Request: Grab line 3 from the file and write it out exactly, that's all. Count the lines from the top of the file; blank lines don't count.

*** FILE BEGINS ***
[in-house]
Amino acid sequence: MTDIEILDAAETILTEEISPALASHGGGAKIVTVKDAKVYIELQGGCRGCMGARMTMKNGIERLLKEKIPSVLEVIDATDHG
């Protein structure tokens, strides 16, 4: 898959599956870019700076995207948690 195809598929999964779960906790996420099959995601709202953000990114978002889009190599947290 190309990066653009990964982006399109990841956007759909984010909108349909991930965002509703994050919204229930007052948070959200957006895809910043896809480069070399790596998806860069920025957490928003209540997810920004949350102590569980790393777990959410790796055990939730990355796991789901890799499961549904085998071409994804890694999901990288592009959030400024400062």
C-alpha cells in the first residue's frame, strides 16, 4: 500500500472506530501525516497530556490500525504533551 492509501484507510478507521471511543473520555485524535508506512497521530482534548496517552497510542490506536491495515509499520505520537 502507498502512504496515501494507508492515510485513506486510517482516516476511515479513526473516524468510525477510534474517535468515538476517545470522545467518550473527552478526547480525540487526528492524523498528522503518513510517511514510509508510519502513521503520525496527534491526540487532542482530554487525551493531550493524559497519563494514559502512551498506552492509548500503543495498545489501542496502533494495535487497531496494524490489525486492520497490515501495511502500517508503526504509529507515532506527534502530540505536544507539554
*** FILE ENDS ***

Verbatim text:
């Protein structure tokens, strides 16, 4: 898959599956870019700076995207948690 195809598929999964779960906790996420099959995601709202953000990114978002889009190599947290 190309990066653009990964982006399109990841956007759909984010909108349909991930965002509703994050919204229930007052948070959200957006895809910043896809480069070399790596998806860069920025957490928003209540997810920004949350102590569980790393777990959410790796055990939730990355796991789901890799499961549904085998071409994804890694999901990288592009959030400024400062």